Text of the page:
“Food security is security”: the success of Brazil’s urban farms | Agriculture News
Rio de Janeiro, Brazil – Every week, Ezequiel Dias, an urban farmer, knocks on the doors of makeshift red brick homes in his community with a delivery of fresh sweet potatoes, pumpkins, onions, cabbage and herbs.
He checks to see if families need extra help. Some need masks, others need soap. But few are hungry. Many of its neighbors – the majority of whom are informal workers, who make up around 60% of Rio de Janeiro’s workforce, with little to no savings – have been unable to work during the COVID-19 pandemic.
The 44-year-old resident of Manguinhos is well aware of the grim reality. Many years ago it too was at its lowest. “I was unemployed for five years, helpless, with my family at home to feed me,” he told Al Jazeera.
“Then suddenly the Manguinhos vegetable garden project appeared and changed my life,” he added.
The Horta de Manguinhos project (Manguinhos vegetable garden), an urban agriculture initiative and the largest community farm in Latin America, is helping at least 800 families survive the coronavirus outbreak, and employs more than 20 local workers at a moment when Brazil grapples with an economy plagued by a pandemic.
Dias, which has been employed by the project since its launch in 2013, is now providing seeds of hope to many of the 32,000 residents of the Manguinhos complex in the northern zone of Rio, one of the poorest favela groups in the region. city.
According to a 2015 study by Griffith University Brisbane, the demographics and level of poverty in the region are grim.
Over 15 percent of adolescent girls have children and in some areas unemployment is over 50 percent, making Manguinhos Human Development Index as low as 0.65 percent, among the lowest five of Rio de Janeiro, according to the report, which was carried out between 2010. and 2015.
‘Our lives are always a struggle’
Hortas Cariocas, who founded the Manguinhos vegetable garden project, is one of the few municipal-led social development initiatives that aim to reduce poverty in communities like Manguinhos. The project was founded to address food insecurity, boost the local economy, and provide fresh, affordable food to residents who would often go weeks without meat or vegetables.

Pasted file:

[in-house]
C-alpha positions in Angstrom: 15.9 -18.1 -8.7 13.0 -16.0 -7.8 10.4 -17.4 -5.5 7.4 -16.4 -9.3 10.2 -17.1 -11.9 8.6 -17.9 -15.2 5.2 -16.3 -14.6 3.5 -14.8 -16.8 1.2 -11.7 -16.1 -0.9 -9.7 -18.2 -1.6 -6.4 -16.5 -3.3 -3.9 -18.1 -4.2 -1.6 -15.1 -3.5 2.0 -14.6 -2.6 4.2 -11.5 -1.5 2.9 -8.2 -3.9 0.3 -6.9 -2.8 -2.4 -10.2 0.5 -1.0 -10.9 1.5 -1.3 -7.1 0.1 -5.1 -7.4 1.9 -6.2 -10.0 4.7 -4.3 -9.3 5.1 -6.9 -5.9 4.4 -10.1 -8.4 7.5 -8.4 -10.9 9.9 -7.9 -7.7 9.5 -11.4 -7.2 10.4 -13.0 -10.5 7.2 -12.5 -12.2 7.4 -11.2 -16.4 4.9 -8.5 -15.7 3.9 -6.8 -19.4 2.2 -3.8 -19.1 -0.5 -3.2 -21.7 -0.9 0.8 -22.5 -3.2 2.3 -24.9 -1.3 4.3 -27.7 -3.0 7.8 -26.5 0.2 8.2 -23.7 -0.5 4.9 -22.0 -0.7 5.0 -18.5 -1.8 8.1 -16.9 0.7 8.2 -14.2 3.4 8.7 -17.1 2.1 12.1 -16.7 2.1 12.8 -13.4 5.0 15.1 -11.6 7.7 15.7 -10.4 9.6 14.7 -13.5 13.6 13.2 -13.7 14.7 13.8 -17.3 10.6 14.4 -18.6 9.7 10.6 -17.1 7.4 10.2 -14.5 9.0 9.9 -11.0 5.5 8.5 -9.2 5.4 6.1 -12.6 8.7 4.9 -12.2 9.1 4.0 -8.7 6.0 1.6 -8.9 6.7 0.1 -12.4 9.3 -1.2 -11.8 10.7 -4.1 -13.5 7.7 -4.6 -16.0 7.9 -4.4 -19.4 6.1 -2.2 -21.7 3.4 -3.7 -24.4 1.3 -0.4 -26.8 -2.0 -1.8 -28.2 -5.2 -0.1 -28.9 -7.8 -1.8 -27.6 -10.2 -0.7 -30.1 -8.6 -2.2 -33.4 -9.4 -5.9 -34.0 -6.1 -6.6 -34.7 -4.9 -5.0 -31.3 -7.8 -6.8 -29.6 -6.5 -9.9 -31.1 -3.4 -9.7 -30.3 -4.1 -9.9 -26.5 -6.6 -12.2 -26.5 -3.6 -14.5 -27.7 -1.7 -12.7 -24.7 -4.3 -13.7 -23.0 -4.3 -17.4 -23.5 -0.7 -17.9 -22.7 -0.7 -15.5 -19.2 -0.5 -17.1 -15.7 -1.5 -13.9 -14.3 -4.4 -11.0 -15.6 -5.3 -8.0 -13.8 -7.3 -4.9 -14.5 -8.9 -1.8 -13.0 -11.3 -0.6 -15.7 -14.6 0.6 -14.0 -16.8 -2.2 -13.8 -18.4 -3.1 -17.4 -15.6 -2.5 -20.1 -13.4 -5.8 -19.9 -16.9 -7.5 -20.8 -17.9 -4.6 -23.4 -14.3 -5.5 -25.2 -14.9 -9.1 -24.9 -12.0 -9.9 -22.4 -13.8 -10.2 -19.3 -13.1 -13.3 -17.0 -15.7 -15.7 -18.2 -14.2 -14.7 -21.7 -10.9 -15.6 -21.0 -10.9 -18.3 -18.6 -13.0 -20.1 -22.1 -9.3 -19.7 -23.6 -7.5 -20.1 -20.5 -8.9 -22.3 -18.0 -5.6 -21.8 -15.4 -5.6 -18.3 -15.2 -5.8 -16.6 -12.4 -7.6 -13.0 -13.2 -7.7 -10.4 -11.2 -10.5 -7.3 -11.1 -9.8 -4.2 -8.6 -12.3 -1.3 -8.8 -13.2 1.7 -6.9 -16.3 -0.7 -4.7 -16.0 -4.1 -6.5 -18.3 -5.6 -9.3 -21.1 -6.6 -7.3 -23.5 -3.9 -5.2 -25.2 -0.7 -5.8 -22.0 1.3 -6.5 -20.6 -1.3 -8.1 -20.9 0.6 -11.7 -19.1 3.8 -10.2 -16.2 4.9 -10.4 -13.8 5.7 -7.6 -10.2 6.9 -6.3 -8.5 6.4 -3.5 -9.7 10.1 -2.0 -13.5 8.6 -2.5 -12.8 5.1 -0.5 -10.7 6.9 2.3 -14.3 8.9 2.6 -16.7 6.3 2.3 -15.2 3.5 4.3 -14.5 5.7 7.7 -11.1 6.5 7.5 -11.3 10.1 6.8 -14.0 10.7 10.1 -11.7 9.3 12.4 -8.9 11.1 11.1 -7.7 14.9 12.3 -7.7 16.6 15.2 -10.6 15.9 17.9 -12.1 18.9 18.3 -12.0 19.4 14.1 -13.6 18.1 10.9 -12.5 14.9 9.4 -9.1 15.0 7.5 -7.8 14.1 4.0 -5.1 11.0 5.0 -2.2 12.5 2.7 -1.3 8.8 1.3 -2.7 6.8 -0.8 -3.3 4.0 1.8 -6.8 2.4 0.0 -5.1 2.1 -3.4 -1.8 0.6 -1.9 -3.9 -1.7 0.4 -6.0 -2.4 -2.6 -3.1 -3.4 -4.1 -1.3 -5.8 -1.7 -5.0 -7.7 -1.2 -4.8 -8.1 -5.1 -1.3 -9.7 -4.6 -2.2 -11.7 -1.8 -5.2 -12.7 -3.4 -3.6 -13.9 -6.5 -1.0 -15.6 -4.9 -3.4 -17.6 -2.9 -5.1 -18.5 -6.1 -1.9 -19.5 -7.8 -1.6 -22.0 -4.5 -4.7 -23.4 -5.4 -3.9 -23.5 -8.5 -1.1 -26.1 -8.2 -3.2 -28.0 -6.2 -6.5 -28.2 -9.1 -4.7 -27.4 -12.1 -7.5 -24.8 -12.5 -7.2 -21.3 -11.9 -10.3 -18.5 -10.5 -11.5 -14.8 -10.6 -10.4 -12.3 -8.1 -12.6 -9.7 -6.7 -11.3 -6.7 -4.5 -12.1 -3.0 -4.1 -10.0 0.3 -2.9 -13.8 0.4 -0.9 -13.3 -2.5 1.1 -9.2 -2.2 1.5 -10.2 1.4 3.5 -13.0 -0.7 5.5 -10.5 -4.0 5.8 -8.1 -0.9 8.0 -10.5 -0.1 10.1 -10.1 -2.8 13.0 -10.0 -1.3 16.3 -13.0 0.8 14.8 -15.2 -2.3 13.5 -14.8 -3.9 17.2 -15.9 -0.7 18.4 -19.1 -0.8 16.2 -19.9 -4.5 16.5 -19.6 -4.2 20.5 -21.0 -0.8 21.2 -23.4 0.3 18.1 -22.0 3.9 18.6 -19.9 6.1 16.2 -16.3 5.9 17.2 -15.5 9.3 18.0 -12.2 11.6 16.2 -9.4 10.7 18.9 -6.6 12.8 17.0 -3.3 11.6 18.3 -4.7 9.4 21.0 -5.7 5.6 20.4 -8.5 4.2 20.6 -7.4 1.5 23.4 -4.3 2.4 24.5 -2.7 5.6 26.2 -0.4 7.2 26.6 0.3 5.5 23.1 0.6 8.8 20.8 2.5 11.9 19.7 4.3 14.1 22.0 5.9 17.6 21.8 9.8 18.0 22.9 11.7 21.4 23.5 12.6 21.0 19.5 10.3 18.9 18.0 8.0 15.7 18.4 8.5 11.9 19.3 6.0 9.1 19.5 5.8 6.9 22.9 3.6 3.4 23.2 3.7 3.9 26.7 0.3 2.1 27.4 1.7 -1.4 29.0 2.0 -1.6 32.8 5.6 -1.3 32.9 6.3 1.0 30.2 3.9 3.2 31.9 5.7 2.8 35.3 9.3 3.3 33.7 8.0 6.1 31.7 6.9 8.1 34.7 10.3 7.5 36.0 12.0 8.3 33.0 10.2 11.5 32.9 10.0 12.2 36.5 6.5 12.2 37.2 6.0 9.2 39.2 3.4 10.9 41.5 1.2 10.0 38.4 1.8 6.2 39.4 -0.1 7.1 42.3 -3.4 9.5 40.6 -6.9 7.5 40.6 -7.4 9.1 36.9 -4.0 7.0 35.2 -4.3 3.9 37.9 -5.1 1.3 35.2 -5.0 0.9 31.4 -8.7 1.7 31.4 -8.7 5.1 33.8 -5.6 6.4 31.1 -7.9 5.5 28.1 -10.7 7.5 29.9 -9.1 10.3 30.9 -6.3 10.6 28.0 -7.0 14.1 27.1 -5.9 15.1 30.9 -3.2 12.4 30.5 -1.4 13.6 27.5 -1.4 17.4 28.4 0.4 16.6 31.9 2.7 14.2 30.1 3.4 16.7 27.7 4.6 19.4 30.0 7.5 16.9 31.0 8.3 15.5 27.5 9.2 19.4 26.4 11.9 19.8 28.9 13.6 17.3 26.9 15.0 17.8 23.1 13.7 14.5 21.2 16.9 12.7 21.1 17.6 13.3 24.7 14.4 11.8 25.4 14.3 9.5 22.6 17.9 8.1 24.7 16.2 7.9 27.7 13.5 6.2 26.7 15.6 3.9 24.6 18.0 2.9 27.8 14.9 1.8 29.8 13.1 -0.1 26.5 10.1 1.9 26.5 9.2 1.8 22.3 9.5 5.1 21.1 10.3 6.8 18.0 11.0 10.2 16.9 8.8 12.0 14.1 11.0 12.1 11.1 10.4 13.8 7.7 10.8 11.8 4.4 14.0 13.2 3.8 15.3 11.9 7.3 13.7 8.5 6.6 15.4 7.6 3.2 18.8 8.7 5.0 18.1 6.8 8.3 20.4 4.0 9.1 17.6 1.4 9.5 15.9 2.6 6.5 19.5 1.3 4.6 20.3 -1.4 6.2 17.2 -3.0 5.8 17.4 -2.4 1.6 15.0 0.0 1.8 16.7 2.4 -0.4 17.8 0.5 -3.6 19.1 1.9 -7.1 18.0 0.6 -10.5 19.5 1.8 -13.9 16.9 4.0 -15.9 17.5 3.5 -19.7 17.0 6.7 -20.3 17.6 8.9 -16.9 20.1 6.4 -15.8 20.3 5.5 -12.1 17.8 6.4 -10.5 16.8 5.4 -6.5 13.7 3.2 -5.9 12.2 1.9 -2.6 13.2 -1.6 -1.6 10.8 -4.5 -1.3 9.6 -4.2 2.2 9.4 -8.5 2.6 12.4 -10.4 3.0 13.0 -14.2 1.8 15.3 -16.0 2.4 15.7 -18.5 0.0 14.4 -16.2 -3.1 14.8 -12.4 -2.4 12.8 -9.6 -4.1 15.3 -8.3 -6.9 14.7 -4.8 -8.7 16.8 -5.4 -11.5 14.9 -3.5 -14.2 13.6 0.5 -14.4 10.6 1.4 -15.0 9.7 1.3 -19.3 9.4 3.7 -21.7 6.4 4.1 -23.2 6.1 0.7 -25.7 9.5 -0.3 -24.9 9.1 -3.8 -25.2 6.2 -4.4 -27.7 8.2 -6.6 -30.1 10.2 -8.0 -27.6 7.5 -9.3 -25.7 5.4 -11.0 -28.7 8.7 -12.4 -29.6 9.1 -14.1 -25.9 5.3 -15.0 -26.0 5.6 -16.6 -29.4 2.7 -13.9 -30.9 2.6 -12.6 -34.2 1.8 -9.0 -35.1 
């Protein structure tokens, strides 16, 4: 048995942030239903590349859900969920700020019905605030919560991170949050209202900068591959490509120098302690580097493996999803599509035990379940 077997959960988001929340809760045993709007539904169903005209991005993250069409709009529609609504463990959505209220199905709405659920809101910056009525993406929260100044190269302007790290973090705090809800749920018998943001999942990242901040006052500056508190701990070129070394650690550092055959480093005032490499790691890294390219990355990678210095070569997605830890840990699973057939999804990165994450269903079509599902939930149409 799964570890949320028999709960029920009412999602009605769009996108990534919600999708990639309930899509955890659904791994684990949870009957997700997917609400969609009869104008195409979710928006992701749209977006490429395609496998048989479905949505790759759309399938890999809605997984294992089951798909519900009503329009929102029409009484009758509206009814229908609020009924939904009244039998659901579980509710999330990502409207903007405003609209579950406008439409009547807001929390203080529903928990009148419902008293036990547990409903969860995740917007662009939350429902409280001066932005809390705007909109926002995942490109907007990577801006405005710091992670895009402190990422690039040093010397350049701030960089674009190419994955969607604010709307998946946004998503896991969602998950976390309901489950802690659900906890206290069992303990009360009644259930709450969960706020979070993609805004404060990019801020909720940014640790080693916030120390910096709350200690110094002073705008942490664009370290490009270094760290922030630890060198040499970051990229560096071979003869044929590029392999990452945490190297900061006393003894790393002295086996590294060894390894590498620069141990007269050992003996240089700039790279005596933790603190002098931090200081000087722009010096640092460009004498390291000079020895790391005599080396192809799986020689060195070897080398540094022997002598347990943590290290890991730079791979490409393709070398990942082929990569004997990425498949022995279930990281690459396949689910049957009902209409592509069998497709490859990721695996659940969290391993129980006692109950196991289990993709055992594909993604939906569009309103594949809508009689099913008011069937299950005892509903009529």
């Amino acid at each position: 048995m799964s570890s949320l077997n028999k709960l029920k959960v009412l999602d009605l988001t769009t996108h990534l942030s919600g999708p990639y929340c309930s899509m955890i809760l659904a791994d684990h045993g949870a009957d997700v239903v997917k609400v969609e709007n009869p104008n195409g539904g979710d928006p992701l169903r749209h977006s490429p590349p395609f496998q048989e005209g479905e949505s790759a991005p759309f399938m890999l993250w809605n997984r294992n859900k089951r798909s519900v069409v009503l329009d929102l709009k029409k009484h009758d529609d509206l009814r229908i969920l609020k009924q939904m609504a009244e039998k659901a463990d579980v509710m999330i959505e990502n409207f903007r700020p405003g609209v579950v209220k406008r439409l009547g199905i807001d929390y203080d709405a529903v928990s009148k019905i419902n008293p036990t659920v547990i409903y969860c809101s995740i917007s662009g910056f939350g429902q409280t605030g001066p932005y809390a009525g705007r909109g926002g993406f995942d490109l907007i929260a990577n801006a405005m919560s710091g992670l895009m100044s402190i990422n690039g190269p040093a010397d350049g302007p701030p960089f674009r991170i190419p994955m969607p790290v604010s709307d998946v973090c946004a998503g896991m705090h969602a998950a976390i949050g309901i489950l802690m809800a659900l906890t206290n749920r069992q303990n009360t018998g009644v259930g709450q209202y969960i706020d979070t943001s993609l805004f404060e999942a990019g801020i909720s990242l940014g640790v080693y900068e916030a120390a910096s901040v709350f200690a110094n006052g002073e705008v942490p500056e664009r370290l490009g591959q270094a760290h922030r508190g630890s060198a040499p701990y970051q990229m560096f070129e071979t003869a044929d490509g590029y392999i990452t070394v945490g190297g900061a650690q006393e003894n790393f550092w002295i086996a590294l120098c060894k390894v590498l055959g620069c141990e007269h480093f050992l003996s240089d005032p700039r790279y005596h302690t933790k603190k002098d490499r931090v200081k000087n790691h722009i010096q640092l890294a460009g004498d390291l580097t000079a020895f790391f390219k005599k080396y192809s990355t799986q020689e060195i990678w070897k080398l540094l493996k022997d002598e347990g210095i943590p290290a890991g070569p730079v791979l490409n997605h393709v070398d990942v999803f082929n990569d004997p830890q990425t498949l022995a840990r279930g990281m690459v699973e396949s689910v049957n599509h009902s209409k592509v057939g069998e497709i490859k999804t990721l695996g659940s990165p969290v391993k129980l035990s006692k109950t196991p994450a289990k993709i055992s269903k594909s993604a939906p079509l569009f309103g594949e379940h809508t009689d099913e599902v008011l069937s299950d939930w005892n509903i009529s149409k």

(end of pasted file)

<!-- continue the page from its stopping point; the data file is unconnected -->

“When we wanted to start the farm 15 years ago, the first thing we thought about was that the poor couldn’t afford to eat organic. The poor need to eat organic, without having to spend a fortune in the supermarket, ”explained Julio Cesar Barros, creator of the Hortas Carioca project.
Together with the Association of Residents of Manguinhos and with municipal and federal funding, the project provides workers with training, basic equipment and enough food to take home each week to their families. In accordance with its guidelines, they must also distribute some of the products to members at risk. The rest is sold commercially to Brazilian distributors.
As the COVID-19 pandemic took hold, trade was suspended on March 27 last year to ensure the two tons of monthly produce feed the most struggling local families.
“Today I live on this farm,” said Dias, the farmer. “Since we are a poor community with countless socio-economic problems – where access to proper sanitation, employment and education is often a struggle – our daily life is always a struggle. But thank God, we have managed to survive this pandemic. This farm has kept our community alive.